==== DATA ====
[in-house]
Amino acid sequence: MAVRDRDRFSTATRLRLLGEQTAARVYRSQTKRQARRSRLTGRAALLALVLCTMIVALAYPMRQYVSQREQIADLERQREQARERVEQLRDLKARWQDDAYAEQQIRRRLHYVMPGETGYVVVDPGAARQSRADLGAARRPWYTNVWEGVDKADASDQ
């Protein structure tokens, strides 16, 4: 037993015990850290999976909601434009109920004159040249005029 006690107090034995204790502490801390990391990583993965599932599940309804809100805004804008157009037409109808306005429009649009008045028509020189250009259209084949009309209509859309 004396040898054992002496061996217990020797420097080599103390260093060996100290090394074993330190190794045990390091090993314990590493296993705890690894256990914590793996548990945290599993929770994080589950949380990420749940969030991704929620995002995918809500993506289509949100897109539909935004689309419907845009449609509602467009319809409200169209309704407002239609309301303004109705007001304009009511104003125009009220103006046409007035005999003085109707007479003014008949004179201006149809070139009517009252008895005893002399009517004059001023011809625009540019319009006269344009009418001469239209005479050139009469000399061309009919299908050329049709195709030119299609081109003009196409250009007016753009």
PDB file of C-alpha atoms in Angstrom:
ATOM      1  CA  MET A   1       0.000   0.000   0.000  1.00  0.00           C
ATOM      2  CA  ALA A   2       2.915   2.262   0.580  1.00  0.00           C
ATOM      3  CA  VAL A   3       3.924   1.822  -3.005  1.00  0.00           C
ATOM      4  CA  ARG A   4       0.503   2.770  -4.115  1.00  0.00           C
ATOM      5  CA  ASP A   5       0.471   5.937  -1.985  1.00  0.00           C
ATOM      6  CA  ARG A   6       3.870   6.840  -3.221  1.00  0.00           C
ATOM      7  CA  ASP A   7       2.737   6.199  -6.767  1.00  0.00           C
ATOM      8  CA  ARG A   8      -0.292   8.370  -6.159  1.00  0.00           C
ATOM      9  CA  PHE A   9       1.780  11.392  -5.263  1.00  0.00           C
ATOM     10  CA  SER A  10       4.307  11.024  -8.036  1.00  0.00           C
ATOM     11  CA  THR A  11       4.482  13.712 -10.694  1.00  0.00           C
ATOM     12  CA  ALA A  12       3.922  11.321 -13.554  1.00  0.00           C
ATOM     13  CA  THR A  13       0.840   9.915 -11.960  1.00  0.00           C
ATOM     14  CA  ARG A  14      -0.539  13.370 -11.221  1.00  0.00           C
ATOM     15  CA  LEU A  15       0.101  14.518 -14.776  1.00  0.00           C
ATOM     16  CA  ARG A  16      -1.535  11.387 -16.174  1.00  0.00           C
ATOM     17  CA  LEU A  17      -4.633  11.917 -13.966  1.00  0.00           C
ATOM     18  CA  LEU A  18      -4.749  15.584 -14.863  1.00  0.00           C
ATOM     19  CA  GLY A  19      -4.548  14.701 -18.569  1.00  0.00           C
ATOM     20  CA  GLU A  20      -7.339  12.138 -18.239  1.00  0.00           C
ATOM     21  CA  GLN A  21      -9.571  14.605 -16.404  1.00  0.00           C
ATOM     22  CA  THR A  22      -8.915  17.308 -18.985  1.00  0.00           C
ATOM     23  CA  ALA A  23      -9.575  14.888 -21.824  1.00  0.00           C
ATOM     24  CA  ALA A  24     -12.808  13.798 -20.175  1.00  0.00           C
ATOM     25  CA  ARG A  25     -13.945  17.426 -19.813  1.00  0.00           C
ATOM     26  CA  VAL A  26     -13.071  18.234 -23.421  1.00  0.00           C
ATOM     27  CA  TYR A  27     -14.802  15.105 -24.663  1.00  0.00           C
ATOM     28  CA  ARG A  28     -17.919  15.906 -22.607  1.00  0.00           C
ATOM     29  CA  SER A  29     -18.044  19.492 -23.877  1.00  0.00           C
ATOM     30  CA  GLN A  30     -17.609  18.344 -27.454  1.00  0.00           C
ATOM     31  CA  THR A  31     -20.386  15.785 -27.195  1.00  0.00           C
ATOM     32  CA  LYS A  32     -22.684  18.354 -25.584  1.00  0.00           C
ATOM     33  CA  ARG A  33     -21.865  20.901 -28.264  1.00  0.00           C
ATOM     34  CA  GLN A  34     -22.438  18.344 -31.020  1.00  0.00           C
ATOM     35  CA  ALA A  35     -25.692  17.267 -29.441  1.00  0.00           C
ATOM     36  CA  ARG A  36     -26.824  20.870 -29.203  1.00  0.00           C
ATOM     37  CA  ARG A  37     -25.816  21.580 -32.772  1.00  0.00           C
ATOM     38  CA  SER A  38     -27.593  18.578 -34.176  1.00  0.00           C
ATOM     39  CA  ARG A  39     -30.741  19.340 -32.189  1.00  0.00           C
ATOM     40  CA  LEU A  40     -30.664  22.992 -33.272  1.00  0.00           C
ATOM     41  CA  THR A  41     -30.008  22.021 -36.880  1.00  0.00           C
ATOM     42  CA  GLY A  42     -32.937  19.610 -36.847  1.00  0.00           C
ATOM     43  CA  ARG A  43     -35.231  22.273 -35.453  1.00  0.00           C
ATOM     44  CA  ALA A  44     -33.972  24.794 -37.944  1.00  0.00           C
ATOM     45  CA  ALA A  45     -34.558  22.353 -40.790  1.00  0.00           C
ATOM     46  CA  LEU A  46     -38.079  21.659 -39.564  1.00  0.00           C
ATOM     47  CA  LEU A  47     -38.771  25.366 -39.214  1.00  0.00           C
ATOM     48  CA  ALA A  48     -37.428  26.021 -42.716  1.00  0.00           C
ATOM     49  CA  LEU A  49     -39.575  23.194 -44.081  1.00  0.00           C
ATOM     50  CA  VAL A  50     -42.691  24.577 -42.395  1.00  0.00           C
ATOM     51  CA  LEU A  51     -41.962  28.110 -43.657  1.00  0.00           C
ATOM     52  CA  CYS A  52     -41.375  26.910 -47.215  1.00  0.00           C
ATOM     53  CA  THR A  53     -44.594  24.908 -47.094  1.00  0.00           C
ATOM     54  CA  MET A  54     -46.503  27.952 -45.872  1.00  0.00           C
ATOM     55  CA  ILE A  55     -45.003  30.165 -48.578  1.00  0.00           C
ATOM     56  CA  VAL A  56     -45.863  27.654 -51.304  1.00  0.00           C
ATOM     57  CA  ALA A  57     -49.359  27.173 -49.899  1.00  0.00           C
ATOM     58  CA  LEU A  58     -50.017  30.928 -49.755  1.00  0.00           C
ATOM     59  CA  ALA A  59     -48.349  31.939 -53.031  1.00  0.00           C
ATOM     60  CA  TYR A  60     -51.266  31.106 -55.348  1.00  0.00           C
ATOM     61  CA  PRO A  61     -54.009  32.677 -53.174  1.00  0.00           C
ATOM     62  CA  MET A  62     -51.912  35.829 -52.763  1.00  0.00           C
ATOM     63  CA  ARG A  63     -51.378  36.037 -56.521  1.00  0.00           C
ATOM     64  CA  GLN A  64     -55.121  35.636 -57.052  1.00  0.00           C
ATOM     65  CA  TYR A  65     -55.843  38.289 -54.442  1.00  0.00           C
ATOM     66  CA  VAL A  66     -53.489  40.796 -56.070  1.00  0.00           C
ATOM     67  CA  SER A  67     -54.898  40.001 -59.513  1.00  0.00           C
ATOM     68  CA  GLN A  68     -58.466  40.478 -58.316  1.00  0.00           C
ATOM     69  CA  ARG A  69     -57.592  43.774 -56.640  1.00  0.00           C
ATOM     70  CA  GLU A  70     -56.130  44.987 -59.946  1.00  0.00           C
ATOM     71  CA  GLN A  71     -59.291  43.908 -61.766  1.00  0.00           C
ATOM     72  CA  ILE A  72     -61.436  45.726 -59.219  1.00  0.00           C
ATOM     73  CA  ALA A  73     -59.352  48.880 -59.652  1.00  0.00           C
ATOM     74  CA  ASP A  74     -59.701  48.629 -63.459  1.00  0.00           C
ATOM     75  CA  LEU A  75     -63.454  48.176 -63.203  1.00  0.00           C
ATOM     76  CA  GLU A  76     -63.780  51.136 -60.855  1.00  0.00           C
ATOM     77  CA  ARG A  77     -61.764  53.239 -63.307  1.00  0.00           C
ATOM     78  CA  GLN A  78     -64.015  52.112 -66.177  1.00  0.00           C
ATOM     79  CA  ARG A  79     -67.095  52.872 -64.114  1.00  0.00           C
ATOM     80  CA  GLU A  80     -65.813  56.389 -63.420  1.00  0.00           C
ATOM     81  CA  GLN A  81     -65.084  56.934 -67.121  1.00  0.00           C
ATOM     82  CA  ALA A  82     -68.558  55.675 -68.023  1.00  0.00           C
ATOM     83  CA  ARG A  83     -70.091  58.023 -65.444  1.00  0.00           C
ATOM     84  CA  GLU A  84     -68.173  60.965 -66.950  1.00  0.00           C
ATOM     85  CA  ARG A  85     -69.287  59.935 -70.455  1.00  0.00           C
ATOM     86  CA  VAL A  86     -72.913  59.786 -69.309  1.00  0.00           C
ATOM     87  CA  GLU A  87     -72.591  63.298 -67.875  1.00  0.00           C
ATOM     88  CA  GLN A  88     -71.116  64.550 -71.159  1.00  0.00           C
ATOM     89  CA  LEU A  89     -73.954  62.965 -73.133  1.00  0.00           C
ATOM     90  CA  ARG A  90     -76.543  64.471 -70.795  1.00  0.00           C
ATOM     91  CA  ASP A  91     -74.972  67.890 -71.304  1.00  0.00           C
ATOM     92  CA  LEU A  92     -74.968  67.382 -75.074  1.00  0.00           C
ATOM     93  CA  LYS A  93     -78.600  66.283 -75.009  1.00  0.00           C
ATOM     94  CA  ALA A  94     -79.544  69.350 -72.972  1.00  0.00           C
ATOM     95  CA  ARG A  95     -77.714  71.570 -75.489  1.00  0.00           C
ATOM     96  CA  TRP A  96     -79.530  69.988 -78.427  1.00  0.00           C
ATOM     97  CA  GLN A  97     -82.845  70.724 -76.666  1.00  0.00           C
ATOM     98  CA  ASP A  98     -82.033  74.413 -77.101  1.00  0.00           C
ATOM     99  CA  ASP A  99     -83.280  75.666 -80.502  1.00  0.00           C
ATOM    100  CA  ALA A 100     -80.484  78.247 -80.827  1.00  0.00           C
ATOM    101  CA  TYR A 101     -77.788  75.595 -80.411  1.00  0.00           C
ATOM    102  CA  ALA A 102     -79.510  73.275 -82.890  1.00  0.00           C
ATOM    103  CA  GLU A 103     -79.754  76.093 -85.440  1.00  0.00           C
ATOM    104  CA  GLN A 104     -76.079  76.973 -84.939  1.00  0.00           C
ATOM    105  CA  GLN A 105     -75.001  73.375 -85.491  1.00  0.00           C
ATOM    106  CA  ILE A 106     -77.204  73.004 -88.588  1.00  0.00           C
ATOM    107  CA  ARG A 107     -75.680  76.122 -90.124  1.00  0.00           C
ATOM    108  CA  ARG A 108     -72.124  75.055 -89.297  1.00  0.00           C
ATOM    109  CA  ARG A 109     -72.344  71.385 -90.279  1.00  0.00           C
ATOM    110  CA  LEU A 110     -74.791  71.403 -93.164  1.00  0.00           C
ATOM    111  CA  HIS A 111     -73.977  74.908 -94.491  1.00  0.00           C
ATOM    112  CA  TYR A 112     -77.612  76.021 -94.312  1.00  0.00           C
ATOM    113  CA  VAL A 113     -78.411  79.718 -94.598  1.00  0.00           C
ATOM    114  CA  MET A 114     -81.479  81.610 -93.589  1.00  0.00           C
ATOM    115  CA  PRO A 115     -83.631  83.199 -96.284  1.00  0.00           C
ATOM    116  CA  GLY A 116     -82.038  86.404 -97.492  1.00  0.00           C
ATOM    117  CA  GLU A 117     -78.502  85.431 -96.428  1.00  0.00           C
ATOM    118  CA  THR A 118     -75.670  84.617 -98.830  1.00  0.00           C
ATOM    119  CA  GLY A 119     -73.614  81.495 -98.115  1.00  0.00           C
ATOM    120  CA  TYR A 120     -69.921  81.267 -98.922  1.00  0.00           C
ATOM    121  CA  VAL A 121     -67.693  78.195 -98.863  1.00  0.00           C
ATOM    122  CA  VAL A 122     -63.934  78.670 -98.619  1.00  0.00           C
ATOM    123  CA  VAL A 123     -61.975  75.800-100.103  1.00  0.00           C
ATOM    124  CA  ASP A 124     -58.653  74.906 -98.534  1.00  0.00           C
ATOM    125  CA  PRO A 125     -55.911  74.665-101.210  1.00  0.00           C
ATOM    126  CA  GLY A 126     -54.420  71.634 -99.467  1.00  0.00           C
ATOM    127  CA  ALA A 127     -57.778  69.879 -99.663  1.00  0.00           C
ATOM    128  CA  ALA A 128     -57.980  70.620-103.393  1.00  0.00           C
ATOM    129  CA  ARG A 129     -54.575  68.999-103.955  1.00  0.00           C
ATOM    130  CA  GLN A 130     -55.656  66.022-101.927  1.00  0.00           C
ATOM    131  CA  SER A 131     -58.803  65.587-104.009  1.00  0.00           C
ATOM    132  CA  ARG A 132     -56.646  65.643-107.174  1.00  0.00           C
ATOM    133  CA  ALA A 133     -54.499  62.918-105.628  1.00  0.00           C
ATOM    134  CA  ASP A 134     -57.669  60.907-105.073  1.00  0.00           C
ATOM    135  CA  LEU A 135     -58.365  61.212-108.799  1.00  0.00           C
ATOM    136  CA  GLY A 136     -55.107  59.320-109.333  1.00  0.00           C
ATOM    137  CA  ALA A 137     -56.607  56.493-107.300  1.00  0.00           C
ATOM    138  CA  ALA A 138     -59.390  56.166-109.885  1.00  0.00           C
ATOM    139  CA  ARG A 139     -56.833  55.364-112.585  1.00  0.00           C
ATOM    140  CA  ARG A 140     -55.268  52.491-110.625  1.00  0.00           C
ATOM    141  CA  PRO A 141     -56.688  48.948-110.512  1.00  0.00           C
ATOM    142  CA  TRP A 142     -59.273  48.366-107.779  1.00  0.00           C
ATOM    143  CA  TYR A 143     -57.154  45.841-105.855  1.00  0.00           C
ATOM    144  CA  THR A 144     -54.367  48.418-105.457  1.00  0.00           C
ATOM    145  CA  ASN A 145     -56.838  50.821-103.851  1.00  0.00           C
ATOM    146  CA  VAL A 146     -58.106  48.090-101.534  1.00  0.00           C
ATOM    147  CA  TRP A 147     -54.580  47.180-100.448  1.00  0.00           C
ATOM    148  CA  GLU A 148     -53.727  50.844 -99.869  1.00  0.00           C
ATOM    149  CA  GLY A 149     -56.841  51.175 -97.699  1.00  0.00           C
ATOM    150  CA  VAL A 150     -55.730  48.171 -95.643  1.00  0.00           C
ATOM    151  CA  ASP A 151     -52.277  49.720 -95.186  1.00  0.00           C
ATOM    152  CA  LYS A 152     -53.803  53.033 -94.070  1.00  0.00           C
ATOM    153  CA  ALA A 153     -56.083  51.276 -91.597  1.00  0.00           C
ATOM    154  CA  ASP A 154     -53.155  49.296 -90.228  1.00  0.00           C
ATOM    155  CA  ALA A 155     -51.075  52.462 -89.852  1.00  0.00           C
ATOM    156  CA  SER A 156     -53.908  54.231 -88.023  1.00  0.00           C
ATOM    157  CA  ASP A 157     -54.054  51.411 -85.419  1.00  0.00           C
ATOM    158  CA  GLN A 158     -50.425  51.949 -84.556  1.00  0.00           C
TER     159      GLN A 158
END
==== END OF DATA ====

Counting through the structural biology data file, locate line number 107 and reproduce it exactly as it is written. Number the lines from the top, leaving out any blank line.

ATOM    103  CA  GLU A 103     -79.754  76.093 -85.440  1.00  0.00           C